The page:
Ever since Andrew McAfee and Erik Brynjolfsson wrote Race Against the Machine the discussion around robots taking jobs away from humans has intensified. In fact, the authors just recently released their new book, The Second Machine Age where they greatly expand on this topic. However, I’d like to propose that many jobs which the robots are projected to take away from humans were designed for robots to begin with!
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Most organizations and educational institutions are modeled after the military which means everyone dresses the same, acts the same, gets access only to relevant information to get their jobs done, works a set schedule, doesn’t ask any questions or share ideas, and basically works like a “drone.” Sounds like a perfect job for a robot doesn’t it? However, years ago we didn’t have the drones and robots to do these jobs so we hired people. Organizations taught people to work like robots and the common phrase of “I don’t pay you to think,” was well echoed. Much of this mentality has carried over into present day working environments which explains why so many people are disengaged at work and don’t like their jobs. Technology has finally caught up to the point where robots, drones, and automation can finally do the jobs and perform the tasks that our organizations have been assigning to humans this whole time.
It’s no wonder that synonyms for “work” include: drudgery, daily grind, and struggle and synonyms for “employee” include: slave, cog, and servant. Think about it for a minute. The typical set up for a company used to be that an employee comes to work and puts in as many hours as possible and asks as few questions as possible. Employees weren’t asked or expected to contribute ideas or suggestions and managers didn’t care about employee engagement and creativity.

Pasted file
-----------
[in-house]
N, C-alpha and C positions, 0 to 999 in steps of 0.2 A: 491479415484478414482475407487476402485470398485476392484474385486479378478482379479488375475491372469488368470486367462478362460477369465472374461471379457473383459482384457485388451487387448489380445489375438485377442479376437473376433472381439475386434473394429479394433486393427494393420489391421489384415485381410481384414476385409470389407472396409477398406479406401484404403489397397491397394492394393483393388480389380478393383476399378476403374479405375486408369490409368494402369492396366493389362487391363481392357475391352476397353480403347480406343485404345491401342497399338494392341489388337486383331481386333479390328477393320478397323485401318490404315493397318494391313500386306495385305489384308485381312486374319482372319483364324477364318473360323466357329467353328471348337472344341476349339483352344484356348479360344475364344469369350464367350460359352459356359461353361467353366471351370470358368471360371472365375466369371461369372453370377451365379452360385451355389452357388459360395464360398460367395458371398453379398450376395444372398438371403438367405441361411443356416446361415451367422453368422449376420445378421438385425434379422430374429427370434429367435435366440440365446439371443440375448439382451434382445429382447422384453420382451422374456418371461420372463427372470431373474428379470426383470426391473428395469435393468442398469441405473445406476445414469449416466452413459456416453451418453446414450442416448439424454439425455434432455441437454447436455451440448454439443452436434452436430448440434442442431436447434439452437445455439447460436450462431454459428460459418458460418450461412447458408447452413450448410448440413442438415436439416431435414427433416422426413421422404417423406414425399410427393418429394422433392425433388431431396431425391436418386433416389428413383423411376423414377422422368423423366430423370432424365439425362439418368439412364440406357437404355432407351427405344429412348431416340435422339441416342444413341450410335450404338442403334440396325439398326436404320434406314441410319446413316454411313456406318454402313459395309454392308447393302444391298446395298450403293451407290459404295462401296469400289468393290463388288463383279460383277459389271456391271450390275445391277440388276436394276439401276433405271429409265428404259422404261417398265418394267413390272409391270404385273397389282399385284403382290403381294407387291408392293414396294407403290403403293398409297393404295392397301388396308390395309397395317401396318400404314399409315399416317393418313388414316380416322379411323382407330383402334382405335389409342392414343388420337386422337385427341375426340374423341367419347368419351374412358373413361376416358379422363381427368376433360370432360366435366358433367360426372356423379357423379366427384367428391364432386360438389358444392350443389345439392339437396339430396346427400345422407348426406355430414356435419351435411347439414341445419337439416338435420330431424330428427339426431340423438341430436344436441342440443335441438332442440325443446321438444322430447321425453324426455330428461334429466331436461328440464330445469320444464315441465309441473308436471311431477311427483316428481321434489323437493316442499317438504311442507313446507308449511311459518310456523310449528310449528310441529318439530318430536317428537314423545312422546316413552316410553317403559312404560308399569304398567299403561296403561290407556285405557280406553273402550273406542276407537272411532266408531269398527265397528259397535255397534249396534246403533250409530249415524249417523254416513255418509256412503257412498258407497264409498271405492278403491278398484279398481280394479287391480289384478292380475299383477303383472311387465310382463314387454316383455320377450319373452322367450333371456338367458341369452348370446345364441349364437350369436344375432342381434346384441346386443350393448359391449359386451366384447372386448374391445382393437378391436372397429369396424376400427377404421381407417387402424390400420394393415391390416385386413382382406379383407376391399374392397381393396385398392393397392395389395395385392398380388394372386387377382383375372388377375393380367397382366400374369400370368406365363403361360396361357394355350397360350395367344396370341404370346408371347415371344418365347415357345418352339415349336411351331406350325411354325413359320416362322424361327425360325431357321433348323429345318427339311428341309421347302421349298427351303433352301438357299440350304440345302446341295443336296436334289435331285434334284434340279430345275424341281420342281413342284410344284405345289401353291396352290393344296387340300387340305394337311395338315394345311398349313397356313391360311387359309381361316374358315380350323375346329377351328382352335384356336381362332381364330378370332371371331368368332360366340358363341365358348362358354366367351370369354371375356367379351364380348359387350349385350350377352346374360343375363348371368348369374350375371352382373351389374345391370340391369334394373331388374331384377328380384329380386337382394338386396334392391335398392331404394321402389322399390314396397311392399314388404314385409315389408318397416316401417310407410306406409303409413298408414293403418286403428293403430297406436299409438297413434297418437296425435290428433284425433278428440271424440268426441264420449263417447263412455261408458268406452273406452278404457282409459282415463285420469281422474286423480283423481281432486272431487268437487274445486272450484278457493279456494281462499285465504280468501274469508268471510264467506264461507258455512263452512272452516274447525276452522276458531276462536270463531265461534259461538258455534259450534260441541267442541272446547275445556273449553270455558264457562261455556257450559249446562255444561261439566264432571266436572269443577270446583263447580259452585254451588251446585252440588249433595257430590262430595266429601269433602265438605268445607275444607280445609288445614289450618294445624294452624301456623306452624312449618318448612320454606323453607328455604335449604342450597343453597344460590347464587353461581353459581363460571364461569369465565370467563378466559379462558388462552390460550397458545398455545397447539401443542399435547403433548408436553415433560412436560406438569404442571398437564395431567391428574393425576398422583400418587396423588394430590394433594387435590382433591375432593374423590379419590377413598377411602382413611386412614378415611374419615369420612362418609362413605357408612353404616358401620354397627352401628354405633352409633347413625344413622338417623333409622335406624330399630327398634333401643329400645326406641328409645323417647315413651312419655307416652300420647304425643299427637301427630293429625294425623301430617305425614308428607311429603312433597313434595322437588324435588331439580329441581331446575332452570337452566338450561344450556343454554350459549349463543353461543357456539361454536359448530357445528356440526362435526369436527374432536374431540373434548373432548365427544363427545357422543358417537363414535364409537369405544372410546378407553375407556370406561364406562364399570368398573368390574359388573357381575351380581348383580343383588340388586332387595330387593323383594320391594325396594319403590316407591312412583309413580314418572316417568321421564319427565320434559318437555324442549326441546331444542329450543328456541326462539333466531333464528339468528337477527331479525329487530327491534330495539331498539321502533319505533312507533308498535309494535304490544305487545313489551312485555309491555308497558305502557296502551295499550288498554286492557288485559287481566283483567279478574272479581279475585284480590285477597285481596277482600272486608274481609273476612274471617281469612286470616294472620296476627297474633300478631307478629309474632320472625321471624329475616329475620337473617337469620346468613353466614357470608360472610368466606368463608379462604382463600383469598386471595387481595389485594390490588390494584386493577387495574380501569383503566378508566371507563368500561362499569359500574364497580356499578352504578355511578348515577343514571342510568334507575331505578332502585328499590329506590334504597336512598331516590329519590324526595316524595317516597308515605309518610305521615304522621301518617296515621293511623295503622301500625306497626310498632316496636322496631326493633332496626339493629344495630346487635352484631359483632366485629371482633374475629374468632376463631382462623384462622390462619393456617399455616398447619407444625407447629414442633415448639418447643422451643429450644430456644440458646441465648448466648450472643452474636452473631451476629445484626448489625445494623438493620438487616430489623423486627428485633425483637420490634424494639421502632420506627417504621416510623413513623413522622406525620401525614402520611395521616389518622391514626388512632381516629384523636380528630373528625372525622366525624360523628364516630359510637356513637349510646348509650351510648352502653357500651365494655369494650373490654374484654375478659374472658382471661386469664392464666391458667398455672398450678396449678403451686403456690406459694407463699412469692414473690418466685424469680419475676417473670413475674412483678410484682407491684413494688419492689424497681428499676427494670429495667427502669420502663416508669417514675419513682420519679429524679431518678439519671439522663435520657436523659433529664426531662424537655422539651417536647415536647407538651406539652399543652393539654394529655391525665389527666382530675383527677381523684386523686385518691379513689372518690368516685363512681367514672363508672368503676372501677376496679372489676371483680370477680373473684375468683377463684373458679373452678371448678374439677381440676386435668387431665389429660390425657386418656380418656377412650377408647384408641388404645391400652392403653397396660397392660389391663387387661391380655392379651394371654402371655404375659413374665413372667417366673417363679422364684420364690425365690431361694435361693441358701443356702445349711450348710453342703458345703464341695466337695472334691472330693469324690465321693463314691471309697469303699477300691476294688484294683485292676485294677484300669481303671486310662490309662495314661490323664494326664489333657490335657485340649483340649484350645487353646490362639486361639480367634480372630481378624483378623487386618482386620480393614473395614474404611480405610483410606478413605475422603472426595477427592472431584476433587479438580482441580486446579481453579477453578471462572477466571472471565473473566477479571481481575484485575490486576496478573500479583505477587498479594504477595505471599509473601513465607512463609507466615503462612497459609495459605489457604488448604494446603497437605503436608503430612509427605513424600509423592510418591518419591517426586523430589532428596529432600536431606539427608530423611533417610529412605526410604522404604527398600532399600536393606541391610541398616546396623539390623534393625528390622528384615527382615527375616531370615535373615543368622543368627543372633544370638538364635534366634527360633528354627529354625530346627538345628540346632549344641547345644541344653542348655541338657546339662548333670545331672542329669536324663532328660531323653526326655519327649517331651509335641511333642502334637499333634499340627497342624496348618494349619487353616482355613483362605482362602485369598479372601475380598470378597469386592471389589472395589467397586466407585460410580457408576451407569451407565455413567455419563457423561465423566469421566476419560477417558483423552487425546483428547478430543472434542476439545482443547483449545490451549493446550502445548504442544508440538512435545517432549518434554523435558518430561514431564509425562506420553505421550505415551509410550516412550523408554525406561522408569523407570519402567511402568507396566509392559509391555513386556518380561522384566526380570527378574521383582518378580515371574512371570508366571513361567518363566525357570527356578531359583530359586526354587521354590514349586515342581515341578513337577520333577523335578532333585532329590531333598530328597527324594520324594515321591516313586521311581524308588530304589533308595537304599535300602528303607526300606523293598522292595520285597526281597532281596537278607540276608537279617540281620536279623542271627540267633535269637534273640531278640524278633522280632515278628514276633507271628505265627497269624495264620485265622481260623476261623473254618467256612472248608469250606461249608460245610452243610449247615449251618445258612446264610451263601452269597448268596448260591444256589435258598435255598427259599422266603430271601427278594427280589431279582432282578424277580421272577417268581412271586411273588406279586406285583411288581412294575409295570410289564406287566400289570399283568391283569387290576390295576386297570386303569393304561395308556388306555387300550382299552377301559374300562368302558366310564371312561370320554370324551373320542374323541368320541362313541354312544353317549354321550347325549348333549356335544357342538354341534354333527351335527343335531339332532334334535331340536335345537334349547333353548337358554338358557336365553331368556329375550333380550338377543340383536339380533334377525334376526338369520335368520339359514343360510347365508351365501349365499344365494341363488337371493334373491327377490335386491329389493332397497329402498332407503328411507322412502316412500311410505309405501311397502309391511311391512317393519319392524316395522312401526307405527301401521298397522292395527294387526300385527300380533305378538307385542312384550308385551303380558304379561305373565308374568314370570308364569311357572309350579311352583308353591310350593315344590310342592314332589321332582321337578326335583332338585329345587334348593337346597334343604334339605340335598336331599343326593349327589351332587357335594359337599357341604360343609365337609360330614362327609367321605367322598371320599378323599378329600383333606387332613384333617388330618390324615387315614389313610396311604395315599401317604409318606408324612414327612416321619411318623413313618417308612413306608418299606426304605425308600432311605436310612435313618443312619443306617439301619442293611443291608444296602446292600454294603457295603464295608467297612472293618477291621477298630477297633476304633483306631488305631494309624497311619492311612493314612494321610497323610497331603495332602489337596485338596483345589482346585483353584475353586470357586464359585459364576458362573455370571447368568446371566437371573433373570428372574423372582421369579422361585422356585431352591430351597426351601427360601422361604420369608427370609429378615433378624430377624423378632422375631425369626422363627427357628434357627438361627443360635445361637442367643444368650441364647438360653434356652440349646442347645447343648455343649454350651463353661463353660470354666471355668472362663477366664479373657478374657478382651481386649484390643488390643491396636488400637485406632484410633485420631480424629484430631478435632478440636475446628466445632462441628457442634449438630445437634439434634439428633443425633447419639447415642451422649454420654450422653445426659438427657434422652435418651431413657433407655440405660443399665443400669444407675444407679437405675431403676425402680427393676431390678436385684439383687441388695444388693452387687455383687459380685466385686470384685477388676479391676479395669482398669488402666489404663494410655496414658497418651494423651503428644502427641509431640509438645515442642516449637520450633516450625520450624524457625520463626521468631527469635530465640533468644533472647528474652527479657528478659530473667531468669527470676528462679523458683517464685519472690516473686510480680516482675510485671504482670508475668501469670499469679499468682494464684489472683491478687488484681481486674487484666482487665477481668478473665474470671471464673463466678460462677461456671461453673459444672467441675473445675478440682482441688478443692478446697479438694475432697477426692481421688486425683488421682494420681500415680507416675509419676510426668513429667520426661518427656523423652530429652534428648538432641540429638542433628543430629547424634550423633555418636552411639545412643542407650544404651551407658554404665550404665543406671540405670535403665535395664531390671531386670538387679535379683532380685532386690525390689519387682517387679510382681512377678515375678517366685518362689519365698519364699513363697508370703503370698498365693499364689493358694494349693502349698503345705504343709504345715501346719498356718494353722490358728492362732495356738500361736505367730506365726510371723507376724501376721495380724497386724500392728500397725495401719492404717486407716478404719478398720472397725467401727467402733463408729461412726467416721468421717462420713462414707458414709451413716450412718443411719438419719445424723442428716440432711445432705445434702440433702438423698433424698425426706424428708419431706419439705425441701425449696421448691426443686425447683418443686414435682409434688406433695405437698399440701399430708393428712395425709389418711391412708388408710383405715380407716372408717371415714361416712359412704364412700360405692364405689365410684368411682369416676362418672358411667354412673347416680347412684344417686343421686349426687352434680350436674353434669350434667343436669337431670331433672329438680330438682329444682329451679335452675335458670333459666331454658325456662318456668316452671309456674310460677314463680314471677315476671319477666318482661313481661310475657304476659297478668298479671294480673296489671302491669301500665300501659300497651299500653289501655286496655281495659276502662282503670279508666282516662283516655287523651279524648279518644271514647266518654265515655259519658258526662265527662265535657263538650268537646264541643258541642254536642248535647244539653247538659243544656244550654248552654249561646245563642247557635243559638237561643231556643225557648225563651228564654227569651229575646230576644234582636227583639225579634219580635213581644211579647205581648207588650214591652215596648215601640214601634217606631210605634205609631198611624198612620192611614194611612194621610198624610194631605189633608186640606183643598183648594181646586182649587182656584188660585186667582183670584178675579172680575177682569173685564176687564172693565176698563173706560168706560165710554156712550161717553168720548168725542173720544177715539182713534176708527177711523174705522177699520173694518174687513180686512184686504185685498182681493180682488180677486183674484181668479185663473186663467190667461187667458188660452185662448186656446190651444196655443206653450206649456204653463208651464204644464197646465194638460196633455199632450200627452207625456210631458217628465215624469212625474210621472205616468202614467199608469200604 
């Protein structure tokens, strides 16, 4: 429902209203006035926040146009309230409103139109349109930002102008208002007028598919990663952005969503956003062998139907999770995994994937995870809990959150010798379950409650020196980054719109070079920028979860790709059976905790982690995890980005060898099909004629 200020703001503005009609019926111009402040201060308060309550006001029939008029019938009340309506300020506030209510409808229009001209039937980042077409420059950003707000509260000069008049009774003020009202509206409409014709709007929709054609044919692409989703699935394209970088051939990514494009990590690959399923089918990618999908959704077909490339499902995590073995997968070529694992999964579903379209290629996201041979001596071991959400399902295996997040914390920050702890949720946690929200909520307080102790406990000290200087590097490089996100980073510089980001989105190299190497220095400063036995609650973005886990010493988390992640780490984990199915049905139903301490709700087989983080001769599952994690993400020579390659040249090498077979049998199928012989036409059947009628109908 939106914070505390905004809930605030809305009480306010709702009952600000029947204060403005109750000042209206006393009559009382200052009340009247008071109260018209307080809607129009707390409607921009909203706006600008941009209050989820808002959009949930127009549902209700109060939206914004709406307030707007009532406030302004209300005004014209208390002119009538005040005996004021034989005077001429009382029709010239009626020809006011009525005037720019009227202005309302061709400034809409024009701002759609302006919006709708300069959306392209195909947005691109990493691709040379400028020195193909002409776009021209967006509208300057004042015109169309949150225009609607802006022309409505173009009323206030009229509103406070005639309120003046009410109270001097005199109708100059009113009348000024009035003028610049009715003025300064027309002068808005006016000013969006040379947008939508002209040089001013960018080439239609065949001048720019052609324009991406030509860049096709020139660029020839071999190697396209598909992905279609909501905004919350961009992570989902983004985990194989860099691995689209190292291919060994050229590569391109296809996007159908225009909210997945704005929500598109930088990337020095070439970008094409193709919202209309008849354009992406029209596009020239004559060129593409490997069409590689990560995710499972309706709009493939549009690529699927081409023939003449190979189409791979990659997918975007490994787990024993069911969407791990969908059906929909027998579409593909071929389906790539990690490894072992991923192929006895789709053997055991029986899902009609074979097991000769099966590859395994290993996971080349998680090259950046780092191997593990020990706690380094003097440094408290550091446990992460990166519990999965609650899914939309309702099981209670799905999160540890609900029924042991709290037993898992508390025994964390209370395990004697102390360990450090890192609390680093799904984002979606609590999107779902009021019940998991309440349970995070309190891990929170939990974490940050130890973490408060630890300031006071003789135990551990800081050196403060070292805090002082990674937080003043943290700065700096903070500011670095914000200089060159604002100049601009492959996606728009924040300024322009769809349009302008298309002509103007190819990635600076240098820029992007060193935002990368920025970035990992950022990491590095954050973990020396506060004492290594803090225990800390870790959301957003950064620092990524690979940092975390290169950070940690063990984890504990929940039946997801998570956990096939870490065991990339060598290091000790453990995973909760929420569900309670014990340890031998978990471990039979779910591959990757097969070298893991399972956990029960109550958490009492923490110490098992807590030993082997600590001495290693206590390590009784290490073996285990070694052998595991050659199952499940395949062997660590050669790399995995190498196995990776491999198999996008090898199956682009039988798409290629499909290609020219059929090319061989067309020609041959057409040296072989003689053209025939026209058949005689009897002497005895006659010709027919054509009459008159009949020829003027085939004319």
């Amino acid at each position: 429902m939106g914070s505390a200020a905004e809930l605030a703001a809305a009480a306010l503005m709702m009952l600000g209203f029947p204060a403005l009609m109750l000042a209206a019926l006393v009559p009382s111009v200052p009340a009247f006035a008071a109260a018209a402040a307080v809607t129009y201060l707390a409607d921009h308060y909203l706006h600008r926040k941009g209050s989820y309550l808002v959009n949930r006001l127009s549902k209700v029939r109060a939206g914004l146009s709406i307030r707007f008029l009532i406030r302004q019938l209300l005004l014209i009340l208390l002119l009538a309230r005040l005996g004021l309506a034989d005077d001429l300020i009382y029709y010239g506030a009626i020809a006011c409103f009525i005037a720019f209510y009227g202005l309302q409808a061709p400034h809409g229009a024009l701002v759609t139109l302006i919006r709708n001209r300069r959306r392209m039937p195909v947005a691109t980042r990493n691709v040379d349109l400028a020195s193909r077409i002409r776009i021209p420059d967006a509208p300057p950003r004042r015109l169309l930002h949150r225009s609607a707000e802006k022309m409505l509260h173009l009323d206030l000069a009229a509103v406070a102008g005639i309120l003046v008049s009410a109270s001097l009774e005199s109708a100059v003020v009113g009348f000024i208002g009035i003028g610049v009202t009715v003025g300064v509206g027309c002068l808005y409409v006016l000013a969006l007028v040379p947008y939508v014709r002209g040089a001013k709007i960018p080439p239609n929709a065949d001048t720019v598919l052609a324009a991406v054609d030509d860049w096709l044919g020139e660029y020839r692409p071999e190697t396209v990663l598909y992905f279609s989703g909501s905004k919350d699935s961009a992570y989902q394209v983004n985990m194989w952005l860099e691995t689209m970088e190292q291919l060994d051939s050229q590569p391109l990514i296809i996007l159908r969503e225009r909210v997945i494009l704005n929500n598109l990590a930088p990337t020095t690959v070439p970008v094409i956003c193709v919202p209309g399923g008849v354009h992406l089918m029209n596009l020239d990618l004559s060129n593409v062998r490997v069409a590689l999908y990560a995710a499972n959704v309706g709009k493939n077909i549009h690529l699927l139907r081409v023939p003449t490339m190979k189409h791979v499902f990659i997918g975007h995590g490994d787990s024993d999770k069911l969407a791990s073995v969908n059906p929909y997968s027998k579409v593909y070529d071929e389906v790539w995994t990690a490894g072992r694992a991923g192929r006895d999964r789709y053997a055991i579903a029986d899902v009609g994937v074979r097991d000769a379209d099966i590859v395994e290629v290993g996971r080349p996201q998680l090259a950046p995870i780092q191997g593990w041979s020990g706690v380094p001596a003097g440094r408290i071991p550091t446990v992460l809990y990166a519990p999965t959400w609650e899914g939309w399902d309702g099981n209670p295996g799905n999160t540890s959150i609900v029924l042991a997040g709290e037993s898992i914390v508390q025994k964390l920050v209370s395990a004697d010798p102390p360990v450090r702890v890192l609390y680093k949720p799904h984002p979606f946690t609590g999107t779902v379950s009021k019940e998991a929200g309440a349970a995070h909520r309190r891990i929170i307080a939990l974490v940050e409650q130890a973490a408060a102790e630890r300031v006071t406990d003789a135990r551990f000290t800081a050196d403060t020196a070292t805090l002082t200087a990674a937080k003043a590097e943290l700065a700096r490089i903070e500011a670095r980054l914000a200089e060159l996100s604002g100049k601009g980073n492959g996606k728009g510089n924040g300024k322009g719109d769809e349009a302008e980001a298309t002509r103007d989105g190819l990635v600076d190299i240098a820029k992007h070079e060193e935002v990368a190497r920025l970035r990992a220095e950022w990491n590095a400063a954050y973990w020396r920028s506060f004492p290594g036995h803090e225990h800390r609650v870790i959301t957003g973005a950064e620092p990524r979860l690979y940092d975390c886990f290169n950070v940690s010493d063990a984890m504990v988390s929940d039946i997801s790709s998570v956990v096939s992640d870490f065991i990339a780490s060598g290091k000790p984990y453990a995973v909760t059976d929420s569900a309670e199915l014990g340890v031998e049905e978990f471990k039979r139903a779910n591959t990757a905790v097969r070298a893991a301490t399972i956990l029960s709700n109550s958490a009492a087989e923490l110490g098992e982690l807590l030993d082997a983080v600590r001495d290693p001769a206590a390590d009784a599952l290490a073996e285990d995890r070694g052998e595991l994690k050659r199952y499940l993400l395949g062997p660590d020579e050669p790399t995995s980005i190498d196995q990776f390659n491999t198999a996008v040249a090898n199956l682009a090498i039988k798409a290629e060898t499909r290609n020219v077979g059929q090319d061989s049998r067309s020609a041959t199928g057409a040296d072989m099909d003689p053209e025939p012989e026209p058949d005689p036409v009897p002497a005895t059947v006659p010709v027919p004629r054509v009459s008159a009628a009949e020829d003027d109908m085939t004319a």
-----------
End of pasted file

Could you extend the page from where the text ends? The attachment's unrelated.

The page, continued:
So that brings us to where we are today and the amazing evolution that we are seeing around work. We are now seeing a massive shift in how we work, how we lead, and how we structure our organizations. This is being driven by the emergence of collaborative technologies, new employee behaviors, globalization, and other trends shaping the workplace. For the first time we are now starting to think about and create organizations that are designed for humans.
Today, employees leverage flexible work environments, share ideas, collaborate and communicate openly, and can become leaders. Today, managers believe in collective intelligence, earning leadership, serving employees, embracing vulnerability, and challenging convention. Today, organizations are becoming flatter, connected, more open, distributed, and focused on creating an environment where employees actually want to work there. These things might not all be considered “the standard” today, but they will be soon. This is what the future of work is all about.
These are the types of companies and jobs that are designed for humans, not for robots. The challenge many companies face now is how to adapt to the changes in behavior and technology that are transforming the world of work. The question you should be asking is, “what is your organization doing to adapt to the future of work?”